Almost 26 Hours Later, House Democrats End Gun Control Sit-In
Updated at 1:15 p.m.
House Democrats have ended their almost 26-hour-long sit-in to push for gun control legislation, pledging on Thursday afternoon to continue their fight once Congress returns from the July Fourth recess.
Rep. John Lewis, D-Ga., ended the daylong protest surrounded by his Democratic colleagues. The civil rights leader proclaimed that this "is a struggle, but we're going to win this struggle."
He pledged to come back on July 5 after the congressional recess "more determined than ever before" to push for reforms in the wake of yet another mass shooting last week at an Orlando gay nightclub.
After they vacated the floor, Lewis and other Democratic leaders headed outside the Capitol to address supporters of their sit-in who had gathered throughout the push.
The sit-in began before noon on Wednesday, when House Democrats took to the floor. Chanting "No Bill, No Break" and waving posters with the names of victims of gun violence, the Democrats vowed to allow no House business to happen until there were votes on two gun control measures.
Speaker Paul Ryan, R-Wis., remained resolute on Thursday morning against their calls, hours after he adjourned the House for the July Fourth recess after passing a Zika funding bill in the middle of the night.
"We are not going to allow stunts like this to stop us from carrying out the people's business," Ryan said at his weekly news conference. He argued that if Democrats wanted to bring the legislation to the floor, they could try through a discharge position but that any bill has no chance of passage in the Senate.
Ryan held up emails from Democrats fundraising off their sit-in and said Democrats were simply "trying to get on TV."
"I'm really not sure what their plan and endgame is here," Ryan said, adding that he worried about the precedent it's setting.
"When we see our democracy descend in this way, it's not a good sign," he added.
In the early hours of the protest, Ryan had quickly called the chamber into recess. The video cameras on the House floor were turned off afterward, standard practice during a recess. (The Associated Press notes there was a House protest in 2008, when Republican representatives occupied the floor and called for a vote to expand oil and gas drilling. During that protest, then-House Speaker Nancy Pelosi similarly called a recess and shut off the cameras.)
There was a flurry of activity beginning late Wednesday and continuing into the wee hours Thursday, when Ryan brought the House back into session (and the cameras were turned back on). GOP lawmakers — despite the sit-in and shouts of "shame, shame, shame" — held a vote on the Zika funding bill, passing it without debate. The Republican representatives, who control the House, then adjourned the body ahead of the scheduled holiday.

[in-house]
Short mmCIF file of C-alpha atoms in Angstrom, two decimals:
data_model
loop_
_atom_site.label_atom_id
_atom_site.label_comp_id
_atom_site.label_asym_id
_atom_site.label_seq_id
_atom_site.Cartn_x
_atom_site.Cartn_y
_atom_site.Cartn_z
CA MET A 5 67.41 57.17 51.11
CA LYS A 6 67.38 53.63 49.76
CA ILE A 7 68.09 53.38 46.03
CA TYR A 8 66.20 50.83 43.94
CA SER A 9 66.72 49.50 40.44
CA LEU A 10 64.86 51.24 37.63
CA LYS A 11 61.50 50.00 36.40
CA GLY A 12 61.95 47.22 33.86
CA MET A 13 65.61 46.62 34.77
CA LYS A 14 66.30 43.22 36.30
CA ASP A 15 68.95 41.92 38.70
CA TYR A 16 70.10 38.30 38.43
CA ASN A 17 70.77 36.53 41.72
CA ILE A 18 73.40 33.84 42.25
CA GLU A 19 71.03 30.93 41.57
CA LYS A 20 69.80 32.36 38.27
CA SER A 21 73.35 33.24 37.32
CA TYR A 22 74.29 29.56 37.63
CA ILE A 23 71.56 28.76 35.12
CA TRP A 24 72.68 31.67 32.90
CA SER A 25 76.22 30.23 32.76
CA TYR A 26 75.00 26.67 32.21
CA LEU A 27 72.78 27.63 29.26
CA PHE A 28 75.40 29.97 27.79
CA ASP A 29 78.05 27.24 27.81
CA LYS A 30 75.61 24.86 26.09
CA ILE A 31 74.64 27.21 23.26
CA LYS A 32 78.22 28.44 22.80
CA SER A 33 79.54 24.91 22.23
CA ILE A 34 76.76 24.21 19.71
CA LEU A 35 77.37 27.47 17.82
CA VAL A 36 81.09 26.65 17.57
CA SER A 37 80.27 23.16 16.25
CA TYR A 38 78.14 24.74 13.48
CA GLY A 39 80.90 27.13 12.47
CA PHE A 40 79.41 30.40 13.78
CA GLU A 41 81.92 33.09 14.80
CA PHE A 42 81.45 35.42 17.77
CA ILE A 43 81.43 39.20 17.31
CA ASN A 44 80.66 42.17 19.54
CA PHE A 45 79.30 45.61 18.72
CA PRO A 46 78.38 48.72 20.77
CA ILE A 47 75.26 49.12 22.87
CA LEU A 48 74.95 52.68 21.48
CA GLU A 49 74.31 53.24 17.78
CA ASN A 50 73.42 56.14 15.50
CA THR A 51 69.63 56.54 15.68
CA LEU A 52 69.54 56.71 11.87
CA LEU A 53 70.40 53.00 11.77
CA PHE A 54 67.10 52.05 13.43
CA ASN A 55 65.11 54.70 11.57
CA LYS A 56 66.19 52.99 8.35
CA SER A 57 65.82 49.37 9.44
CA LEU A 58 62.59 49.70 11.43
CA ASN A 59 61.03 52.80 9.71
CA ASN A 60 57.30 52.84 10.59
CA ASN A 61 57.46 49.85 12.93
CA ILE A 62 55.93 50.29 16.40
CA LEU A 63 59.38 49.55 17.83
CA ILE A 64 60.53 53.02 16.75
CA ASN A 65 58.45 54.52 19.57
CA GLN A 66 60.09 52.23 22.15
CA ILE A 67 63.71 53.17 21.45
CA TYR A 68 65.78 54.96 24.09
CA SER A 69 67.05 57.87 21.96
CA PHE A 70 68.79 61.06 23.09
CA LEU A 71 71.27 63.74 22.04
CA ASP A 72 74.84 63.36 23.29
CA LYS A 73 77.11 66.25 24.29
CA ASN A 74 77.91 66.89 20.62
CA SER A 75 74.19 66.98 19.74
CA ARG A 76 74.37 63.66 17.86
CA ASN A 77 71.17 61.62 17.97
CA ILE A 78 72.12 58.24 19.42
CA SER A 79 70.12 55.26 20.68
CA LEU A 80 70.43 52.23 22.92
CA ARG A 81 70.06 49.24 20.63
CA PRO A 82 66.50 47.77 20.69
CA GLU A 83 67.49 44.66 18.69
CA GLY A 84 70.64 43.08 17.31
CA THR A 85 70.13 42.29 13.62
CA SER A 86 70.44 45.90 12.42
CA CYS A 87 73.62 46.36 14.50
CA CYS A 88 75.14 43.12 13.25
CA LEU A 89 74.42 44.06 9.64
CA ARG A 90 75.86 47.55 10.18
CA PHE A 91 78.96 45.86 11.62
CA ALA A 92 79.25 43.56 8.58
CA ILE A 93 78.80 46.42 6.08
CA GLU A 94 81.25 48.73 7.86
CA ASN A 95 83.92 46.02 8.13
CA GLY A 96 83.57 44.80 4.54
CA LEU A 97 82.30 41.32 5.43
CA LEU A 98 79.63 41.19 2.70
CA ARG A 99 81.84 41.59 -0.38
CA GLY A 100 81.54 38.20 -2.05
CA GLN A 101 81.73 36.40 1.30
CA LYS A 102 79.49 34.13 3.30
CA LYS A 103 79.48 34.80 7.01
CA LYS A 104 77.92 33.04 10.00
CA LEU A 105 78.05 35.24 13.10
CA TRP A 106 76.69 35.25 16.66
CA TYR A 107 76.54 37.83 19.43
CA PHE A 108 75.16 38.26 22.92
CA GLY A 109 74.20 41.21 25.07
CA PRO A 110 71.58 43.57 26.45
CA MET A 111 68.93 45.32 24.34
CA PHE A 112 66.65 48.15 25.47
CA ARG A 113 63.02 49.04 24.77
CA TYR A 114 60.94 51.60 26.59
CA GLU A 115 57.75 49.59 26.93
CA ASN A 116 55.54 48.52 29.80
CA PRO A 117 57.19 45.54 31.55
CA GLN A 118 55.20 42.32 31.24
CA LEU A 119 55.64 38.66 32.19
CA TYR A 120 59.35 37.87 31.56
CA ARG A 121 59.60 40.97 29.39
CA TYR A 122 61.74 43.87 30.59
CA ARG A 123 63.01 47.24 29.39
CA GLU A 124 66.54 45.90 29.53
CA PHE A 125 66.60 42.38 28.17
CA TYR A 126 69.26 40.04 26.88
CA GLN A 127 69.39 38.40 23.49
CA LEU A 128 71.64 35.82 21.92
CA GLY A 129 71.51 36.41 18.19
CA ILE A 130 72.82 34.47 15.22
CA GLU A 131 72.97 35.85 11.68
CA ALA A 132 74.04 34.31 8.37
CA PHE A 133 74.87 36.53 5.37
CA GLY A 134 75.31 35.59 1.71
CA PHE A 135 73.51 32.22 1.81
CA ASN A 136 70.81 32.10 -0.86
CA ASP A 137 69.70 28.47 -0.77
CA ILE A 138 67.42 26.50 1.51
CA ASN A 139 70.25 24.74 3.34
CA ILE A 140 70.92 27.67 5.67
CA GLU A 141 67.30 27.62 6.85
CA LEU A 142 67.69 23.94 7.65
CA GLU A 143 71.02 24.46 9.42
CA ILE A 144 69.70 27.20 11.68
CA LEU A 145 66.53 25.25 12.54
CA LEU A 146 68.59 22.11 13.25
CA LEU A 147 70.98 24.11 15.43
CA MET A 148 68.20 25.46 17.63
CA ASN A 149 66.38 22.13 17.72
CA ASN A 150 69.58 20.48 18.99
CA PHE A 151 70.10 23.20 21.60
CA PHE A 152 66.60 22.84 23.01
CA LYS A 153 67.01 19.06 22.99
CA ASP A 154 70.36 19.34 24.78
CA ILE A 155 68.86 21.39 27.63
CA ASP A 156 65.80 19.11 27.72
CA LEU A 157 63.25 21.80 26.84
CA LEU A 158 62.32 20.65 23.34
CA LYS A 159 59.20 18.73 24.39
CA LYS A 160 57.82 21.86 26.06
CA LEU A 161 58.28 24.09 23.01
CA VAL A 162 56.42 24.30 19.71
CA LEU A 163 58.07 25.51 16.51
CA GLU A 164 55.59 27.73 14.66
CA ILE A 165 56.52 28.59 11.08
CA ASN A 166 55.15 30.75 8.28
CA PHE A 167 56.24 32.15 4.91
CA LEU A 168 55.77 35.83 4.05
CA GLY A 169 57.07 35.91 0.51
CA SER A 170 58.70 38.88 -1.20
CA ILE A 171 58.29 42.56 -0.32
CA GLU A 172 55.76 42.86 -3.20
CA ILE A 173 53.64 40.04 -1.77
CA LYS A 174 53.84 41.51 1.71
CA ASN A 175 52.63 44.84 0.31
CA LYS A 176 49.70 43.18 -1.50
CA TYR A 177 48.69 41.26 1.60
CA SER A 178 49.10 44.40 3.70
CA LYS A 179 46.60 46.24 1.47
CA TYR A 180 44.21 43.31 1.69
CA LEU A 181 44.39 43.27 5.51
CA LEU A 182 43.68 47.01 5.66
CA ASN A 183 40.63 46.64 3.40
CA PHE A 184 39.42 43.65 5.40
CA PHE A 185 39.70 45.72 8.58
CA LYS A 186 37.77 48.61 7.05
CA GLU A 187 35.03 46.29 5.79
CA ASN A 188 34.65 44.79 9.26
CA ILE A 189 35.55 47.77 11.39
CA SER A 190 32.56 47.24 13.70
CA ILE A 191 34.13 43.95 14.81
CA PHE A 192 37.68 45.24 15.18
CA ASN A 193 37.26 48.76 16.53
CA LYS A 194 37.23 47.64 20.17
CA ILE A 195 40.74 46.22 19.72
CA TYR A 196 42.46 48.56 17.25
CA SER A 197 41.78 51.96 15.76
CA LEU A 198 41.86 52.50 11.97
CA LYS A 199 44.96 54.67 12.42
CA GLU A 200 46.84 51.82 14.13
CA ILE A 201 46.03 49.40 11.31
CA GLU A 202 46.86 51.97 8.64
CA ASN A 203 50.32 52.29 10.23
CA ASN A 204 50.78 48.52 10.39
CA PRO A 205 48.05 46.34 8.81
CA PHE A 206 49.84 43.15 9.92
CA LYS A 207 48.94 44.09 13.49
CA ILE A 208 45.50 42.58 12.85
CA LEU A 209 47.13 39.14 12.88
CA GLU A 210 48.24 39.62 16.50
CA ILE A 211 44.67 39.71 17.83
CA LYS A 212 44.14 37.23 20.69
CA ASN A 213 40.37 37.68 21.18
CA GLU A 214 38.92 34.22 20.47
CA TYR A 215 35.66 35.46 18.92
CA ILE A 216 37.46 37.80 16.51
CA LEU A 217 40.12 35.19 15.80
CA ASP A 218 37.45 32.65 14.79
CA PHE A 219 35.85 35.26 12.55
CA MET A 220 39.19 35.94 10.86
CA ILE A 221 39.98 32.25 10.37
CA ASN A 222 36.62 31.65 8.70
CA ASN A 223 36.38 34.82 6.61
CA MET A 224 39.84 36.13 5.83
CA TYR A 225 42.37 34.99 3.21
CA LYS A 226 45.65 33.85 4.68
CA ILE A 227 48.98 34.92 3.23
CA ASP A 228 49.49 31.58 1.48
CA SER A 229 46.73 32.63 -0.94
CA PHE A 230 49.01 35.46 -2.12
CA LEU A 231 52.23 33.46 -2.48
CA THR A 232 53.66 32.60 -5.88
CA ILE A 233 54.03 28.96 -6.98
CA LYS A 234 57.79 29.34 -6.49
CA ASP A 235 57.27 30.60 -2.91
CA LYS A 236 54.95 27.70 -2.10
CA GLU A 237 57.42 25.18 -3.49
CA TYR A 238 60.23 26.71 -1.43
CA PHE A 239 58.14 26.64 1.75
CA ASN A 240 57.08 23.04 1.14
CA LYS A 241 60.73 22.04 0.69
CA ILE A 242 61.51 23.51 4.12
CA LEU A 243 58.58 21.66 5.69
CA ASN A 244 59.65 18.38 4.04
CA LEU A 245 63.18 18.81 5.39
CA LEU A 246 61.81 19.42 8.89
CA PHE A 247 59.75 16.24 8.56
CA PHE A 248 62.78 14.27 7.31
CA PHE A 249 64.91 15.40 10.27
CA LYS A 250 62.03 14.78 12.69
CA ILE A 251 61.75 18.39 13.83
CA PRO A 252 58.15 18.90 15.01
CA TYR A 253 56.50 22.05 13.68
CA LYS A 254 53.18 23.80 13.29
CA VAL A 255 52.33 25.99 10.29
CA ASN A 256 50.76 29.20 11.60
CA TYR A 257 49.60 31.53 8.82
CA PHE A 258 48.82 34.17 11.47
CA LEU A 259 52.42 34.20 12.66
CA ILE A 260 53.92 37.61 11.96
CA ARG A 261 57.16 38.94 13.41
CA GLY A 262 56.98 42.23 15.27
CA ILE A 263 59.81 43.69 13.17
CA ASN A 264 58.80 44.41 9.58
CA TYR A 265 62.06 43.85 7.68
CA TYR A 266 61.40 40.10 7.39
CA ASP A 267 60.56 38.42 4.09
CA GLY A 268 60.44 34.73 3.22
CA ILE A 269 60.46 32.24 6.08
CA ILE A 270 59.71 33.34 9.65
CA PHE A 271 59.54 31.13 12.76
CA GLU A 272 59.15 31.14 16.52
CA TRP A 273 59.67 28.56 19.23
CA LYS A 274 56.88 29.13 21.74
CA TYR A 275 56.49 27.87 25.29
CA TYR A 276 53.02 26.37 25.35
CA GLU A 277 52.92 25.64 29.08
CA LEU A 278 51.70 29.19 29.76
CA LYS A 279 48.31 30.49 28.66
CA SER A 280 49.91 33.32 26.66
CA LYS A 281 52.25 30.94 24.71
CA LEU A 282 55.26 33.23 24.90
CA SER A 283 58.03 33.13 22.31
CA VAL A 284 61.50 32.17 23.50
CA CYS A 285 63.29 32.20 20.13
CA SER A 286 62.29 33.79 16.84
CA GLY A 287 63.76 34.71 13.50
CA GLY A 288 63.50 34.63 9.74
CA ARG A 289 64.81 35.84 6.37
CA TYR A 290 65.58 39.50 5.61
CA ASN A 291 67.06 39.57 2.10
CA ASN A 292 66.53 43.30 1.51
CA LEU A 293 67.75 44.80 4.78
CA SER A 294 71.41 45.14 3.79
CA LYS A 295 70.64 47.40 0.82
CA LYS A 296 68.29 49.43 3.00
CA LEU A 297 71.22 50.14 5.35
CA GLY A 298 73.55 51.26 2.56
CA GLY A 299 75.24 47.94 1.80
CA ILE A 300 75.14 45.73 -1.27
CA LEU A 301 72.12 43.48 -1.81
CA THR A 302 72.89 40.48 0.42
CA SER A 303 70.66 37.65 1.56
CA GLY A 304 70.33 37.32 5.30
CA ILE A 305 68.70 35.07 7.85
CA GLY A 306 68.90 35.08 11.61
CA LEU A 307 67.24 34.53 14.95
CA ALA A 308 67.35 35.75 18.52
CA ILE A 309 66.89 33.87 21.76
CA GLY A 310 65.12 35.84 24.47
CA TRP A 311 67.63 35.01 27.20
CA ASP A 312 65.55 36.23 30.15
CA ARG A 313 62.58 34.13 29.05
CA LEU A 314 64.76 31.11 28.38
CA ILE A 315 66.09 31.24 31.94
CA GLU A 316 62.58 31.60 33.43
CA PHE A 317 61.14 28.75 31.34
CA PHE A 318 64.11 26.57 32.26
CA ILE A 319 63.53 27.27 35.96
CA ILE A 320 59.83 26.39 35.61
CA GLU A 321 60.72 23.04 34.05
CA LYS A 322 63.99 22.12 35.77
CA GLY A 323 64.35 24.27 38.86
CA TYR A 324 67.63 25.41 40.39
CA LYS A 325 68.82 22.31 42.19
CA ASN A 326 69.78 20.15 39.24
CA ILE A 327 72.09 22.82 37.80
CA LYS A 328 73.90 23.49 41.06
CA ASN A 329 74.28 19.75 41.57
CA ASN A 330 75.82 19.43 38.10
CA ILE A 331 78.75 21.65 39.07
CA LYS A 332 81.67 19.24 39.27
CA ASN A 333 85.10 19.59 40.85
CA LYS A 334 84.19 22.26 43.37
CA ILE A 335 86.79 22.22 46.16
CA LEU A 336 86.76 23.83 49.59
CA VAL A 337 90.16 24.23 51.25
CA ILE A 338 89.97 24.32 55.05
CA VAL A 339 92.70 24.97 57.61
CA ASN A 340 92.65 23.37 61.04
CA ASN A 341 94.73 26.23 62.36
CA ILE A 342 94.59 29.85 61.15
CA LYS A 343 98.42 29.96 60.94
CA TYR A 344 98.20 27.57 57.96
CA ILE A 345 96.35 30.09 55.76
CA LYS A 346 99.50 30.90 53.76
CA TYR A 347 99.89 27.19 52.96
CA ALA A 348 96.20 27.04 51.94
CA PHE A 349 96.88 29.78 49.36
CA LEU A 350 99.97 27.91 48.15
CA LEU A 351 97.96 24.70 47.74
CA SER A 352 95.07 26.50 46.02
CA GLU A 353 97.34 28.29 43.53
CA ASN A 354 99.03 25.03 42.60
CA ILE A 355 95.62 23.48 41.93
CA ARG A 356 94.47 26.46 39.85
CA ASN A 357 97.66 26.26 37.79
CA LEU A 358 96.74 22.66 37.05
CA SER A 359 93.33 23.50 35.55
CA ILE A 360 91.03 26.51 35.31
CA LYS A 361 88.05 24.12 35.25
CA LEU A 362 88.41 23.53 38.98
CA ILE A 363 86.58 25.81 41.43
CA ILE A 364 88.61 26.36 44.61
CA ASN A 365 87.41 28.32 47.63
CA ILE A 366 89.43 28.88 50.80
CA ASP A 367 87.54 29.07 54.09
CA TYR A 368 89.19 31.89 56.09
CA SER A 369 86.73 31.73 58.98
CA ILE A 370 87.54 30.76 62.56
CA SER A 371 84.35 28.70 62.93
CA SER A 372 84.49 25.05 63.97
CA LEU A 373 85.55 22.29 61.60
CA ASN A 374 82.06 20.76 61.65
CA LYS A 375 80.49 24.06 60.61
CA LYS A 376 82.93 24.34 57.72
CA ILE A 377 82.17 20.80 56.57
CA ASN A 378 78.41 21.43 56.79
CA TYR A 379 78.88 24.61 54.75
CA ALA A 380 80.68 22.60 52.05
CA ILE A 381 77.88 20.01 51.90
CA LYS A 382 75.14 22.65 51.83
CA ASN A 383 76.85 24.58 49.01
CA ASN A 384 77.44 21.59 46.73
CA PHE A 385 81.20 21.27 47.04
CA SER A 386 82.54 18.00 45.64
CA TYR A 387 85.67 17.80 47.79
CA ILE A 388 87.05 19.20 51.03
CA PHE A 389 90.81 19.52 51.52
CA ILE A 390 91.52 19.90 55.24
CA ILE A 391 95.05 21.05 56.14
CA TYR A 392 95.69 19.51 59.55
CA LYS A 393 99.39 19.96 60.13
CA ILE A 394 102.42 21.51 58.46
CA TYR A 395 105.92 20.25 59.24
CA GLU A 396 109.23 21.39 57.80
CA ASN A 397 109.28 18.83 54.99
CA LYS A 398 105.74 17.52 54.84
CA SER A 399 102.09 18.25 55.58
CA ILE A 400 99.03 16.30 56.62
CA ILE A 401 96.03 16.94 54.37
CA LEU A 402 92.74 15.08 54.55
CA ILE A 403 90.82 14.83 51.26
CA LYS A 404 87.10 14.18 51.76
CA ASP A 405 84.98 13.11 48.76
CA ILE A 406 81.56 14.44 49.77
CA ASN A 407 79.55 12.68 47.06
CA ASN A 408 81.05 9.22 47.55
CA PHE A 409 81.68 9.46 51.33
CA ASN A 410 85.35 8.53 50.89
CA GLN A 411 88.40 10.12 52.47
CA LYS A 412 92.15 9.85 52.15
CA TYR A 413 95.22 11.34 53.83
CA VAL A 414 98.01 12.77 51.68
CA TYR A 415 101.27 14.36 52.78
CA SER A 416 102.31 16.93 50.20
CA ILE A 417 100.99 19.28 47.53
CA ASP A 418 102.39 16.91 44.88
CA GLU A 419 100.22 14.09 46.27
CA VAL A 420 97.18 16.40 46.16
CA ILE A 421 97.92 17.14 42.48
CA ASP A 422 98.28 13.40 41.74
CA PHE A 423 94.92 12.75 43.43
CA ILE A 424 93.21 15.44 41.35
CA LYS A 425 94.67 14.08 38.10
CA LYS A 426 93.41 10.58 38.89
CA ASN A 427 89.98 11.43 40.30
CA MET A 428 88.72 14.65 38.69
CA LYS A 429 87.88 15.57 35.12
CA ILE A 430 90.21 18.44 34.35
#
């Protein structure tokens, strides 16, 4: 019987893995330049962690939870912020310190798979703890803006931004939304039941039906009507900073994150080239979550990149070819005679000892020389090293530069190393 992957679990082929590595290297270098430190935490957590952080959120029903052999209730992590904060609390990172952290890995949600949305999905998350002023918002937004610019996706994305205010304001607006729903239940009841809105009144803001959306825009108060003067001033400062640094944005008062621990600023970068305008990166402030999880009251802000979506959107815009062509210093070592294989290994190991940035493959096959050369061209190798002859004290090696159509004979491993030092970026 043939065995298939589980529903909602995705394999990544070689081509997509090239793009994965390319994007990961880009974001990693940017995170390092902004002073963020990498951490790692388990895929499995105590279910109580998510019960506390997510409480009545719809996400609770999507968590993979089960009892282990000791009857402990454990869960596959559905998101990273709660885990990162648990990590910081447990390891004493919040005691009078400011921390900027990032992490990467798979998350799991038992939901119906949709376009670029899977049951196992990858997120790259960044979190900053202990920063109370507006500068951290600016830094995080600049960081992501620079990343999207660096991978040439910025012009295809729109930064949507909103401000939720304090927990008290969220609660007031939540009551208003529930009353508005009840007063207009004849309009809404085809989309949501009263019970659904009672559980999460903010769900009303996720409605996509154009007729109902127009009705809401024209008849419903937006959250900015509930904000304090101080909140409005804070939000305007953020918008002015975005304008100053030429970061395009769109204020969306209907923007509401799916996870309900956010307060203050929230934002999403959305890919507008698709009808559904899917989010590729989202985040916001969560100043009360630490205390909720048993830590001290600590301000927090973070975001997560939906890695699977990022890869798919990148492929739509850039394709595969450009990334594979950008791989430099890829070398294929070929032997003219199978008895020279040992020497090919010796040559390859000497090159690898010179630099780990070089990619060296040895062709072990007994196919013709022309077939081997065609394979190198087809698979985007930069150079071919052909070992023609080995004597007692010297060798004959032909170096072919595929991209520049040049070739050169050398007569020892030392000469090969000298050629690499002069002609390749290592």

But some Democrats remained.
"Just because they cut and run in the dark of night, just because they have left doesn't mean we are taking no for an answer," said Minority Leader Nancy Pelosi on Thursday morning, the AP reports.
Yesterday, The Two-Way explained how the sit-in — which has included lawmakers literally sitting on the floor of the House — began:
"The House is scheduled to break on Sunday, and Democrats are demanding a vote on two bills before they go: one that bars anyone on the no-fly list from buying a firearm and another that broadens background checks for firearm purchases. ...
"Rep. John Lewis, a Democrat from Georgia, announced the sit-in earlier [Wednesday] morning.
" 'We have lost hundreds and thousands of innocent people to gun violence — tiny little children, babies, students and teachers, mothers and fathers, sisters and brothers, daughters and sons, friends and neighbors — and what has this body done?' Lewis said, flanked by fellow Democrats. 'Mr. Speaker, nothing. Not one thing.' "
Lewis is no stranger to sit-ins. He was a leader of the civil rights movement, chairing the Student Nonviolent Coordinating Committee, working as a Freedom Rider, marching to Selma and, of course, joining sit-ins in the South in the '60s.
Ryan called the Democrats' sit-in a stunt and a gimmick.
"It's not a gimmick for me," Lewis said, according to the AP.
NPR's Susan Davis described the scene inside the chamber:
"Democrats sang 'We Shall Overcome.' ... Senators from across the chamber came over. Massachusetts Democrat Elizabeth Warren brought them Dunkin' Donuts.
"In the galleries around the chamber, you had families of victims of gun violence, including a mother of one of the children that was killed in the Newtown shooting. Members held up posters of the names of people that had been killed in mass shootings on the floor. It was a very dramatic display."
Crowds cheered from outside the Capitol, too.
A total of 168 House Democrats, out of 188 total, joined at least part of the sit-in, the AP reports. A number of senators joined them on the floor.
But after more than 20 hours of protest, the Democrats were "drained and dwindling," the news service writes, "some draped in blankets and toting pillows." It adds that some 16 lawmakers remained on the House floor as dawn broke Thursday.
Earlier in the night, as Republicans left for the holiday, Rep. Maxine Waters of California said she was ready to stay "until hell freezes over," the AP reports.
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